My first quiz, as well.

Simple optimizations of don't-double-after-halving (and vice versa) and
pruning.

I enjoy the aesthetic feel of moving through one long queue.  Not too
fast on the large cases though. :)

The use of detect is a bit ungainly, but it still seemed like the
appropriate function.

dave

----
#!/usr/bin/ruby

class Array
  def uniquepush(num)
    self.push(num) if (self.assoc(num[0]) == nil)
  end
end

def interpret(val, solution)
  returnval = "[" + val.to_s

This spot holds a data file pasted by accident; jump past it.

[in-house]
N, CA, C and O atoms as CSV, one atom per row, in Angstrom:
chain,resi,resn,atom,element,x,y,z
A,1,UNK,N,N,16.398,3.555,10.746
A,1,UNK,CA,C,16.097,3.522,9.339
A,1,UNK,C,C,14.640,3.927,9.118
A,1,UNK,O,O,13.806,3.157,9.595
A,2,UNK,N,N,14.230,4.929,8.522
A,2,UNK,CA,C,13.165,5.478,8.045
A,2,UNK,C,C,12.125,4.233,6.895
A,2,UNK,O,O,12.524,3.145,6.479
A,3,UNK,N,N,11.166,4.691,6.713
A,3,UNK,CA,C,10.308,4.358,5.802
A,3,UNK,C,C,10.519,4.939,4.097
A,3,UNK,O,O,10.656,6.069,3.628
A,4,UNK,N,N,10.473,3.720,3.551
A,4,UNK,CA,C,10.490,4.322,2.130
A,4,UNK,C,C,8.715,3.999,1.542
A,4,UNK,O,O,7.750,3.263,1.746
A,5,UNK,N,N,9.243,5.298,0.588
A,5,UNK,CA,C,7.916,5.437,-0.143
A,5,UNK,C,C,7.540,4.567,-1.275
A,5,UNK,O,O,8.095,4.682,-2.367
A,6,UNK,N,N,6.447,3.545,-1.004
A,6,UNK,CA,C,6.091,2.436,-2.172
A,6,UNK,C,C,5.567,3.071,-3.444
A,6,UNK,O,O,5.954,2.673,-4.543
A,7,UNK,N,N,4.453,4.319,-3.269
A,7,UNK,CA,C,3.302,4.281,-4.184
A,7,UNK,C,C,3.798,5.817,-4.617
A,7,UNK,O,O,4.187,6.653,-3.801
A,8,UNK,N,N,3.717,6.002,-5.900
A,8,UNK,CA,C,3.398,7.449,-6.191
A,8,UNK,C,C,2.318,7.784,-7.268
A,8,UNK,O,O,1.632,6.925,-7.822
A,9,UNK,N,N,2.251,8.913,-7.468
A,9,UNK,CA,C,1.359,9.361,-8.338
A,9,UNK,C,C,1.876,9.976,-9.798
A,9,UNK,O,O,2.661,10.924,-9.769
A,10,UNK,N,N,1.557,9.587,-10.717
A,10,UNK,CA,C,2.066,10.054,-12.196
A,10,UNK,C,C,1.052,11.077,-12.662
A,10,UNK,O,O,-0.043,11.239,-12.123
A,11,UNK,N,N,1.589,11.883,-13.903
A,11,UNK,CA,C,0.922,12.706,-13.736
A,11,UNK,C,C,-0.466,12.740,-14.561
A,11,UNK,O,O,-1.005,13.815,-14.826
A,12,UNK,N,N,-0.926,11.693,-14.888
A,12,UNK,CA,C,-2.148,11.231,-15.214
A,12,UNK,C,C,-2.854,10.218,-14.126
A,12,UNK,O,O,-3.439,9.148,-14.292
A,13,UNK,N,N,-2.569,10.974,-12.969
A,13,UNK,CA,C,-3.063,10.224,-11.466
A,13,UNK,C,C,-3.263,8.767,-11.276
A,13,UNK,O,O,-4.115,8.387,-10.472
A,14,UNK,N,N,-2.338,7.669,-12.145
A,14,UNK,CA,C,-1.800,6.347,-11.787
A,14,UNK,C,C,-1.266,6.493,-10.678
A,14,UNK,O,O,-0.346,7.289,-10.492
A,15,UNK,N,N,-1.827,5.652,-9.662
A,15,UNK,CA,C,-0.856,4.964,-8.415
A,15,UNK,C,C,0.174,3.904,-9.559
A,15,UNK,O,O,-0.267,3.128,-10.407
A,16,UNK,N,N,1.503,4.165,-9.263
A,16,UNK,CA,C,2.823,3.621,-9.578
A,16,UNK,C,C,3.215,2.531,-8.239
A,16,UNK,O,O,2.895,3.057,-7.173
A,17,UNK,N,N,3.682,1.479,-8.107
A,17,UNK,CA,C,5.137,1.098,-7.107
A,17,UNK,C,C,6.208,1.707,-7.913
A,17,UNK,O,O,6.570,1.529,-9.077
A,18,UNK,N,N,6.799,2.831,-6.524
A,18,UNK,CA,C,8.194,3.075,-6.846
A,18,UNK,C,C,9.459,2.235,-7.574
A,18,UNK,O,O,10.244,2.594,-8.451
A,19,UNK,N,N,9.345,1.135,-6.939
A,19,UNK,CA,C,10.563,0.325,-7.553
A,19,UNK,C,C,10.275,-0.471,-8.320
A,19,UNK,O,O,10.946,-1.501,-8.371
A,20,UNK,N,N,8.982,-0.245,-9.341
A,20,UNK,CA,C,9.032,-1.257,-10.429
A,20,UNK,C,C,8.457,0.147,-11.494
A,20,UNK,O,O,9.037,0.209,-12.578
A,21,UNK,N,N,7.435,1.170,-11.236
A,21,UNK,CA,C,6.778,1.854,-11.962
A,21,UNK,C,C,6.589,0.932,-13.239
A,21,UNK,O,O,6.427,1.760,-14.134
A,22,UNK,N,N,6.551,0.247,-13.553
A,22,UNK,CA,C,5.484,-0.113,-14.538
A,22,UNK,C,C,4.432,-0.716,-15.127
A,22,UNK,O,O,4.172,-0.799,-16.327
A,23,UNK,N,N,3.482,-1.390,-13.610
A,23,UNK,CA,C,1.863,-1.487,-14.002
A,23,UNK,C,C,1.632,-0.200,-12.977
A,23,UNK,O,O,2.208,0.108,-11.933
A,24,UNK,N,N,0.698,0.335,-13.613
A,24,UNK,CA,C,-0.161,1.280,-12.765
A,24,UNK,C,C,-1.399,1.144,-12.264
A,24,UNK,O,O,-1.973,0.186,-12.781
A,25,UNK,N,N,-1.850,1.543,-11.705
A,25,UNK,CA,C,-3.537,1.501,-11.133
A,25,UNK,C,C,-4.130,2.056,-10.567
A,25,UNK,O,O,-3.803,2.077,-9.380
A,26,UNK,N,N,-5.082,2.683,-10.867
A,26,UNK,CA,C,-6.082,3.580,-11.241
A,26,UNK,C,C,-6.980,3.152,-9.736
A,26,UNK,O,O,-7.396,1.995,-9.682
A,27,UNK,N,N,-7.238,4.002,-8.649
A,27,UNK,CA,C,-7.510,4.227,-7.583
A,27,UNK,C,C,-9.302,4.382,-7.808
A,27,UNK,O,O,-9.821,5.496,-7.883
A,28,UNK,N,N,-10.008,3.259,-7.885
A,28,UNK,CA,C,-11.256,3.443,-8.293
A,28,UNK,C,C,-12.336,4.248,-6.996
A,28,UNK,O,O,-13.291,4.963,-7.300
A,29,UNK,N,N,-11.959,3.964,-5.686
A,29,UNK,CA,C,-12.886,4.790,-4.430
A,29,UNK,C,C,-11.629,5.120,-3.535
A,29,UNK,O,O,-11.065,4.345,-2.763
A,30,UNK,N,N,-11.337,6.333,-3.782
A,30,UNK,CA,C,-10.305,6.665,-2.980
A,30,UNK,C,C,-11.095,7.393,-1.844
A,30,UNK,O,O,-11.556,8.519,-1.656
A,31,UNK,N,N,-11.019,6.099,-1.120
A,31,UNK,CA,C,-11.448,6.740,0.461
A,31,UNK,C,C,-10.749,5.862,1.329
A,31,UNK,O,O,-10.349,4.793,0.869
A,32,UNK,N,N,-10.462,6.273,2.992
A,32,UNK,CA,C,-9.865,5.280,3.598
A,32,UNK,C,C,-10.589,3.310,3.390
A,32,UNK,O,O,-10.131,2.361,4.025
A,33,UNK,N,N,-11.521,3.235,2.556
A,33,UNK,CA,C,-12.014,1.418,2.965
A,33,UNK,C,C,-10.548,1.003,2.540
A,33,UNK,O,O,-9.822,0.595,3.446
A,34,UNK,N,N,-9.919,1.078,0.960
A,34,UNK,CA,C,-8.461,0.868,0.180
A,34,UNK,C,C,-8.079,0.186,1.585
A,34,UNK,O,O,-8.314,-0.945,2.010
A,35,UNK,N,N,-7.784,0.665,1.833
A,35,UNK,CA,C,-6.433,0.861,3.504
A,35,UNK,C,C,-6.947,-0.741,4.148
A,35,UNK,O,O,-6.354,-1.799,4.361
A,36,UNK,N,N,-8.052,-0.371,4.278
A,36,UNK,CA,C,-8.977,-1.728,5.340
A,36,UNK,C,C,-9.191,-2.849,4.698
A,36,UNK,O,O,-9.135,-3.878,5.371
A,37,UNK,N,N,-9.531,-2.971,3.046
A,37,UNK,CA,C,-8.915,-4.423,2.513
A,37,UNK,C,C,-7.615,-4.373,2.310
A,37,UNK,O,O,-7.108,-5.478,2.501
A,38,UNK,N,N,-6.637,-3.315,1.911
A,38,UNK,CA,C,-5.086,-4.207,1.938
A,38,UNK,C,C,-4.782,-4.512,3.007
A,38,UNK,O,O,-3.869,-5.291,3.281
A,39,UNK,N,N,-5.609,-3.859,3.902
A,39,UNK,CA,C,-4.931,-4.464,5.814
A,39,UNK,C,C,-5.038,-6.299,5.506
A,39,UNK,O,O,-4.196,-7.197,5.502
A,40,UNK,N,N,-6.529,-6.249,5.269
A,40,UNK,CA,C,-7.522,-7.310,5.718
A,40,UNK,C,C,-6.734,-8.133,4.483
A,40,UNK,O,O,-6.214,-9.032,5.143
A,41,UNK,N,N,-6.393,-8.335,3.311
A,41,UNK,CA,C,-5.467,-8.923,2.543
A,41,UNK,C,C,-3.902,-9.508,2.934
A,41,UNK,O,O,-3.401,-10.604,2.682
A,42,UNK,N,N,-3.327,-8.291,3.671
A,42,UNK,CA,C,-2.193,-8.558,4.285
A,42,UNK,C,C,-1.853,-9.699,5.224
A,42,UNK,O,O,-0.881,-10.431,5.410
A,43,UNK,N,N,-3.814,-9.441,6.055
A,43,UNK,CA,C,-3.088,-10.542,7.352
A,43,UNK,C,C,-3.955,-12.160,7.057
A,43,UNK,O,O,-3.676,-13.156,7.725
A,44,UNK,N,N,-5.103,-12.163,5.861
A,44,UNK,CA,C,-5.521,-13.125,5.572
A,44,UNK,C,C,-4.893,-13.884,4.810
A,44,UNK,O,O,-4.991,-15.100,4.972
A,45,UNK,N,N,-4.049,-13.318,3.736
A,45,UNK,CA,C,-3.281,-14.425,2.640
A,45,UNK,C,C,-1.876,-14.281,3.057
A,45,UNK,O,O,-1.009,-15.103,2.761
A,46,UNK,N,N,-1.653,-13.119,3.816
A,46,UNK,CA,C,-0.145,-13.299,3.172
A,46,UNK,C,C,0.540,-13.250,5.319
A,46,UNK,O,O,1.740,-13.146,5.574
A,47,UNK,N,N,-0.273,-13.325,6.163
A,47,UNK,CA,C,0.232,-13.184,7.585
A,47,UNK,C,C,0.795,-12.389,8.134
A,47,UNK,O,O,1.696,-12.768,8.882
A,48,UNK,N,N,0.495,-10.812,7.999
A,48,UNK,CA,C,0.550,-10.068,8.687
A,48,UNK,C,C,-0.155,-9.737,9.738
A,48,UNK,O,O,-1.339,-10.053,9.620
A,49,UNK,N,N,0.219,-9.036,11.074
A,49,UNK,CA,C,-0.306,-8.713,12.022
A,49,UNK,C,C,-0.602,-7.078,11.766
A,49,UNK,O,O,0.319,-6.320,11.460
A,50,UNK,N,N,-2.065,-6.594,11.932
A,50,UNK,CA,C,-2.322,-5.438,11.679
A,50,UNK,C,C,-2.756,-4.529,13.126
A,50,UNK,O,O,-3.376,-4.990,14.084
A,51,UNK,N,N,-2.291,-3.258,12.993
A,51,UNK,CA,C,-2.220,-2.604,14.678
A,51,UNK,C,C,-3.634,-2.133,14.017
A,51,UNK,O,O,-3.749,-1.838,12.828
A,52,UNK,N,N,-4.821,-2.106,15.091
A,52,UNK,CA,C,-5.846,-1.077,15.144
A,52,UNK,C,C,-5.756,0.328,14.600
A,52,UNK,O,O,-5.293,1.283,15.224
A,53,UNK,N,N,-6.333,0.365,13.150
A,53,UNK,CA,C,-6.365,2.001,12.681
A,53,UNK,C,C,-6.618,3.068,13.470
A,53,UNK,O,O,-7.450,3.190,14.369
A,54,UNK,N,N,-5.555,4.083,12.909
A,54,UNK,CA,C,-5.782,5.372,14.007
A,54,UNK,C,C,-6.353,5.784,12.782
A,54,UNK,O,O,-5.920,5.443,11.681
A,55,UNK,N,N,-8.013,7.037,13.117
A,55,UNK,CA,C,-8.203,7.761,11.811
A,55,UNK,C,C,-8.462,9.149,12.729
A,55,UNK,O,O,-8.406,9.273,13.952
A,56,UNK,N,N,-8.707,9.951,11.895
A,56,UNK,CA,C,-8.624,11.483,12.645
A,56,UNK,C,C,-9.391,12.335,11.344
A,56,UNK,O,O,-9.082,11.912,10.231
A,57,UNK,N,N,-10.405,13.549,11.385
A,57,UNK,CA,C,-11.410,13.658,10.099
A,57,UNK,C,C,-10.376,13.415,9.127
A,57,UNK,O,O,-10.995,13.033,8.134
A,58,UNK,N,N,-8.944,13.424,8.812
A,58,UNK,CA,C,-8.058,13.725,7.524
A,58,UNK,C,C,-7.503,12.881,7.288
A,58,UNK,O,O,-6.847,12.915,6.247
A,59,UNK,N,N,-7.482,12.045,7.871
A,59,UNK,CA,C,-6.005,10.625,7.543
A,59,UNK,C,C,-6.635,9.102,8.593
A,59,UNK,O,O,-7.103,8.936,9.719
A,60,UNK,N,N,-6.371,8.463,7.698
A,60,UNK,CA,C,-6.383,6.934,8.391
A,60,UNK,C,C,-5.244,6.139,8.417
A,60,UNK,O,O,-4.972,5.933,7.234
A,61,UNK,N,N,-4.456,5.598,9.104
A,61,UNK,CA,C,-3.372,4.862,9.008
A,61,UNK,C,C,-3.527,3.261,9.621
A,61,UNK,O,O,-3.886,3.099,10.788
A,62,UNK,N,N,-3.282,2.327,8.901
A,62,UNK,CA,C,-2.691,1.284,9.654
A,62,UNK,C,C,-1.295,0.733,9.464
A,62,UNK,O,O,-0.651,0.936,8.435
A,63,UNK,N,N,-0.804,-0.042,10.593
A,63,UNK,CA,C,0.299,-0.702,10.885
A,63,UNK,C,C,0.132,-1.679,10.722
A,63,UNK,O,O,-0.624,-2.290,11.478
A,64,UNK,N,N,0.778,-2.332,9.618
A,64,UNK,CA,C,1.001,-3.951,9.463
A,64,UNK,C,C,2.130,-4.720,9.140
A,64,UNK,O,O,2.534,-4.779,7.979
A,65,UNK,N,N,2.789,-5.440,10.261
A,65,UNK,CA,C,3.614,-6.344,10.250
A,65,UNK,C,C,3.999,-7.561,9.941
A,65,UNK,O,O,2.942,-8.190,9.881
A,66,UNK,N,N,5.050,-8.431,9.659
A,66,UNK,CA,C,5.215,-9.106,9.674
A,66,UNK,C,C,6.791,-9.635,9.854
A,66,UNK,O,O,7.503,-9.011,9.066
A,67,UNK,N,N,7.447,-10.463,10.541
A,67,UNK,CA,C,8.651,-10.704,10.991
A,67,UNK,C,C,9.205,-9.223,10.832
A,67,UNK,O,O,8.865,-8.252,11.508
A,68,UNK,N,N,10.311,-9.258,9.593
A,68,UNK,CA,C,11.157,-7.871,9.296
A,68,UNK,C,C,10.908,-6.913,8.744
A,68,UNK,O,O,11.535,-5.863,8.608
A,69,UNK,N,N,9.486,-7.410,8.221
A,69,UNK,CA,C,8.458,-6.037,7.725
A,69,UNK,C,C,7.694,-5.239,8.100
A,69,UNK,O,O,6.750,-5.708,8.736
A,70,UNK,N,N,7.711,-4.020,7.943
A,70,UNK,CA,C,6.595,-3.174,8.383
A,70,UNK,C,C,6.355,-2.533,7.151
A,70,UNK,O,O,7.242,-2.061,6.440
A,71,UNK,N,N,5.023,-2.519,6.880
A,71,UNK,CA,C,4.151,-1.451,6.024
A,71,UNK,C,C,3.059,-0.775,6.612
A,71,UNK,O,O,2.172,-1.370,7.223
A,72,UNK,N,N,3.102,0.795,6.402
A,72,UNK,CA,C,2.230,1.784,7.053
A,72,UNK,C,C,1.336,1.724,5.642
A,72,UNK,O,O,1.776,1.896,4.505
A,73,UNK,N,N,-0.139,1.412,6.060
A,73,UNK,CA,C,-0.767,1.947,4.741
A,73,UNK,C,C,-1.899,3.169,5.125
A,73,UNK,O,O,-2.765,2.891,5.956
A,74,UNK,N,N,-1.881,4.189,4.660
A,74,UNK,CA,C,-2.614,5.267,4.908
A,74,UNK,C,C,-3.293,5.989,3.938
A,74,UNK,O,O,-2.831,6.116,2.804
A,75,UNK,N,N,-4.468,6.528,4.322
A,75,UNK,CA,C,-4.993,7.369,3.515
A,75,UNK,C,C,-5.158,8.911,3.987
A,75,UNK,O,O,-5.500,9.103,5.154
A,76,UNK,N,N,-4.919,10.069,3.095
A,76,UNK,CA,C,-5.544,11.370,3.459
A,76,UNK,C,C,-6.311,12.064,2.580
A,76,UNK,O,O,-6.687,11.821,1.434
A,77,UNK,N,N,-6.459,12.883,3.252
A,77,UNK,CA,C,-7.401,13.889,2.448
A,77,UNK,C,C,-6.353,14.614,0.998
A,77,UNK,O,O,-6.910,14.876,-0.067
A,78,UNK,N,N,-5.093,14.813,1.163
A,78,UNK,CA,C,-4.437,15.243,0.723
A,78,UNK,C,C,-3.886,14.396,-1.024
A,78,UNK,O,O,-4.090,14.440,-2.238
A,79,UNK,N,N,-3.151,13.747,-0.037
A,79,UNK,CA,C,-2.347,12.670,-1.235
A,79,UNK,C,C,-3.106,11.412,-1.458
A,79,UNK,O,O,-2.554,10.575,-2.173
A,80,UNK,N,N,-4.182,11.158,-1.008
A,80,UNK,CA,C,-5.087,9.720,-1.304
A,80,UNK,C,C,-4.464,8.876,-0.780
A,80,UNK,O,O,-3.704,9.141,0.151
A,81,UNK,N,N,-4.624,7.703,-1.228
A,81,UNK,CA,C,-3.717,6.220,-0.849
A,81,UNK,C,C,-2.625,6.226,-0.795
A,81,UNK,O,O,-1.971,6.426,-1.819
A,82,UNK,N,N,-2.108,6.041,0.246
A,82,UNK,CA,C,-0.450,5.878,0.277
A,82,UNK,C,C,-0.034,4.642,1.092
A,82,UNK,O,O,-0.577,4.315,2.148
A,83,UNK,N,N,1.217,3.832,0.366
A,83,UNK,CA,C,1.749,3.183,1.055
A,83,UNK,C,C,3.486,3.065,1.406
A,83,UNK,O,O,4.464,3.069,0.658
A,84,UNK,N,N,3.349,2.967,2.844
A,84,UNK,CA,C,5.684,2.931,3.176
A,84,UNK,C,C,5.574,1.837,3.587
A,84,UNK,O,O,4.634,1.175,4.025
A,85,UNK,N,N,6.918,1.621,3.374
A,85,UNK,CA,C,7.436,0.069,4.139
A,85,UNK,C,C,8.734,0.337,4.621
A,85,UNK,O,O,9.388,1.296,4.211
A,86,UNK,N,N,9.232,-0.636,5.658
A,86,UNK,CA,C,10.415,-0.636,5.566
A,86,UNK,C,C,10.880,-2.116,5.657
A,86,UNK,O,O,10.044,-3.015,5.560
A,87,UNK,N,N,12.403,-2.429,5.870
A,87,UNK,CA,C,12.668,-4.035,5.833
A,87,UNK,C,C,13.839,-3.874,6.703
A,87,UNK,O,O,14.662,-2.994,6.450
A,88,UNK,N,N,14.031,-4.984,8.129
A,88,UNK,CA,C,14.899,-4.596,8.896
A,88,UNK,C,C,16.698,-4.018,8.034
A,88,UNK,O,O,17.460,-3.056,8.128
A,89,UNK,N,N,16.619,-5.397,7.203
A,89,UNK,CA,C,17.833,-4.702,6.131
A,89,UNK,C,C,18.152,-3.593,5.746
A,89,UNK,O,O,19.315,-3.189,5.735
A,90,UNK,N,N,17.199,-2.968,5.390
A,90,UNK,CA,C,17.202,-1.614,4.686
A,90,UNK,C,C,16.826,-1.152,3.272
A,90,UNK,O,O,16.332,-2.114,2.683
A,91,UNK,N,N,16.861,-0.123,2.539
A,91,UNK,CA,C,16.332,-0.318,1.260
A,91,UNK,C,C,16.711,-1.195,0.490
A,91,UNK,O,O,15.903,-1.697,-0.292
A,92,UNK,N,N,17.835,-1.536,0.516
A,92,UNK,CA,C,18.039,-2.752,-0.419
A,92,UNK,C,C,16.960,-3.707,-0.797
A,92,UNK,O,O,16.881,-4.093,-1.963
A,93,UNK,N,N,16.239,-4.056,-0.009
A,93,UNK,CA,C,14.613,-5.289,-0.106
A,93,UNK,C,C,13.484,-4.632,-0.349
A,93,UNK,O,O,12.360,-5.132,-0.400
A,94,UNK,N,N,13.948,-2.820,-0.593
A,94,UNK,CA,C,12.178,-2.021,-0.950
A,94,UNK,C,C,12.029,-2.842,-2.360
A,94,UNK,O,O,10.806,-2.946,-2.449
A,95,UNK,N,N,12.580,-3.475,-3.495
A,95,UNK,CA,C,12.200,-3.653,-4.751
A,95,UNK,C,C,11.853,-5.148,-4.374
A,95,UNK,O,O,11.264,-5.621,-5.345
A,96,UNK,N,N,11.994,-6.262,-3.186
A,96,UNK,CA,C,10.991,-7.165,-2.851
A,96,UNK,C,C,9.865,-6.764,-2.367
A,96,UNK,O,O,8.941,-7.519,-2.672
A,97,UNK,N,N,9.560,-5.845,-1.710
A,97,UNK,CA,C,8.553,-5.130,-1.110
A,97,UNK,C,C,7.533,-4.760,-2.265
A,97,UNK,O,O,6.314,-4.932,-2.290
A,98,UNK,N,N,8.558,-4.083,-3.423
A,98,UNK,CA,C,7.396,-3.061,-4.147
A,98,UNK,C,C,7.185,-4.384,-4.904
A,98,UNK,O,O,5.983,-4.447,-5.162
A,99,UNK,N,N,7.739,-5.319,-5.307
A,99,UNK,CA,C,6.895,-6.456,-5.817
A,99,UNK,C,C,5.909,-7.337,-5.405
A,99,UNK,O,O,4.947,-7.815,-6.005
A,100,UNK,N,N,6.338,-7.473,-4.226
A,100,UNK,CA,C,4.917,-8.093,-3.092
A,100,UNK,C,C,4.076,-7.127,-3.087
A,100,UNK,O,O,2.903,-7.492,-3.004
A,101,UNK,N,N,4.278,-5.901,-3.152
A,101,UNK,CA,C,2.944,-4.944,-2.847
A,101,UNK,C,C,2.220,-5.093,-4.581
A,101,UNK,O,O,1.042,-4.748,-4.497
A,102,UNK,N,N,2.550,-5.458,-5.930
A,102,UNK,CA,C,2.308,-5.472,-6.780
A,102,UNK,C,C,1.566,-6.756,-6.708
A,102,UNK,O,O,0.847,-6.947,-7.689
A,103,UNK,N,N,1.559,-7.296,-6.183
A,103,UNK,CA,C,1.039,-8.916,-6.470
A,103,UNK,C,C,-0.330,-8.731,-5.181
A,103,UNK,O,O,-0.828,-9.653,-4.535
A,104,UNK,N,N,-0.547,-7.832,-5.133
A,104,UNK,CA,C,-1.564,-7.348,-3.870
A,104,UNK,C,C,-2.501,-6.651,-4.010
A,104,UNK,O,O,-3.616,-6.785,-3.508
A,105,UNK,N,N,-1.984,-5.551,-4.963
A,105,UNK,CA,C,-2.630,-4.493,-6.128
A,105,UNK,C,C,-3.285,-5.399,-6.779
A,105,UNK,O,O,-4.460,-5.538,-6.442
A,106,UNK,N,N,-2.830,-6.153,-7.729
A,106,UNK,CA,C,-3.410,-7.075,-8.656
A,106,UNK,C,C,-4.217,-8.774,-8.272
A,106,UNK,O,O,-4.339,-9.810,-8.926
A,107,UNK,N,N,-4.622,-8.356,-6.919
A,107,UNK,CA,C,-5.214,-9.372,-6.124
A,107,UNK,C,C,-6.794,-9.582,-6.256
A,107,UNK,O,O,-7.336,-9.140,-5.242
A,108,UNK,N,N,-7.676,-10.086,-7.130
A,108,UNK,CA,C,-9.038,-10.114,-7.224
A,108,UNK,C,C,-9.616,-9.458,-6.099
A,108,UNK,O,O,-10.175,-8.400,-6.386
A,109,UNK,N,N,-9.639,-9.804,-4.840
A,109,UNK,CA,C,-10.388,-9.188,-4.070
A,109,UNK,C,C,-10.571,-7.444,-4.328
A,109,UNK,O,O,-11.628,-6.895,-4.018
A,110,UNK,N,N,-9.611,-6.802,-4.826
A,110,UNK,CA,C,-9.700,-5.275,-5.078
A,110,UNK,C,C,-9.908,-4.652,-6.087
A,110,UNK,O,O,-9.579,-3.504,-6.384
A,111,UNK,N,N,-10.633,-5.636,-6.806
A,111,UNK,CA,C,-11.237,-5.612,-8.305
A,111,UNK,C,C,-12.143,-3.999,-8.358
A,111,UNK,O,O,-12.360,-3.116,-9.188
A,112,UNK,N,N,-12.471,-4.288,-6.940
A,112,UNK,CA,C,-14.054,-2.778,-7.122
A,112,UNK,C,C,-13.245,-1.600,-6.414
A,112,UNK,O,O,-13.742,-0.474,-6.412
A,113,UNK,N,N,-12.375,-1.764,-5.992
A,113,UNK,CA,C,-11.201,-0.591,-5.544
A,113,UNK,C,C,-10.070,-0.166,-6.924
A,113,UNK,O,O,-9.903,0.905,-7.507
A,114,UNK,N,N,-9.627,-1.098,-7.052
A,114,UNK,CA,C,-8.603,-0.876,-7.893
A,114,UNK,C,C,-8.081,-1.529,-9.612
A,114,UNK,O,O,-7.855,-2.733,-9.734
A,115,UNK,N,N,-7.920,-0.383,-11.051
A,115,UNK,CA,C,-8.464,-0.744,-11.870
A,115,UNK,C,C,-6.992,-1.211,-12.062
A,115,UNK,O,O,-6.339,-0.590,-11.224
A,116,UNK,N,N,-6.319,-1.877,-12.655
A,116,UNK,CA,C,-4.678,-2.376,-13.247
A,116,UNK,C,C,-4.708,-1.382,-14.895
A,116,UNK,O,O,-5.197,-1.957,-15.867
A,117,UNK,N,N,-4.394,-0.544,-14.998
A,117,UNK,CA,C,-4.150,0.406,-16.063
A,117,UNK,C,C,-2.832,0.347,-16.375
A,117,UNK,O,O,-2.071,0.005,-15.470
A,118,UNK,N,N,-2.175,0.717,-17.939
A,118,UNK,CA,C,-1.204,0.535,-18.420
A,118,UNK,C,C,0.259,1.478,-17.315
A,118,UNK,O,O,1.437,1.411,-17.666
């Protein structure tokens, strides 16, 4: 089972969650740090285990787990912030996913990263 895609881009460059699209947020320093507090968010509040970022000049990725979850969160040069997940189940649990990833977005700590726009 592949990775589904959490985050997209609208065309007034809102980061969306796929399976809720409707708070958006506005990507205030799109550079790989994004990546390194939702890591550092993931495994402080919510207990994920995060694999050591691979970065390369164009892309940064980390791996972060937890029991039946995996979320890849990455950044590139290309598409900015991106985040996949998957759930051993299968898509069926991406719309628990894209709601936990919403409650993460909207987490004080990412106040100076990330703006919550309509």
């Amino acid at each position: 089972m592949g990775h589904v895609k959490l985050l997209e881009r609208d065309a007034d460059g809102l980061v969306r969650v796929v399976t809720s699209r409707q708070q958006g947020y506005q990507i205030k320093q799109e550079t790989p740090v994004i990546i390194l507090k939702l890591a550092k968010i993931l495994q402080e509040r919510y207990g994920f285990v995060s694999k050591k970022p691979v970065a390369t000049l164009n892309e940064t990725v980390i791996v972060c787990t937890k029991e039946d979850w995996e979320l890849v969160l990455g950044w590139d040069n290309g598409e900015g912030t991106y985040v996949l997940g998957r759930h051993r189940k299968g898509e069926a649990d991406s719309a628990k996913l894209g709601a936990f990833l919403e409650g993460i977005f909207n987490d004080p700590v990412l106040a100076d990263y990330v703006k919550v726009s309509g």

solution[1].each{|step|
    val = val/2 if (step == 0)
    val = val+2 if (step == 1)
    val = val*2 if (step == 2)
    returnval += "," + val.to_s
  }
  returnval += "]"
end

def solve(initial, target)
  queue = [[initial, Array.new]]
  solution = queue.detect{|step|
    if (step[0] == target)
      true
    else
      queue.uniquepush([step[0]/2, step[1].clone().push(0)]) if (step[0]
% 2 == 0 && step[1].last != 2)
      queue.uniquepush([step[0]+2, step[1].clone().push(1)])
      queue.uniquepush([step[0]*2, step[1].clone().push(2)]) if
(step[1].last != 0)
      false
    end
  }
  interpret(initial, solution)
end

puts solve(ARGV[0].to_i, ARGV[1].to_i)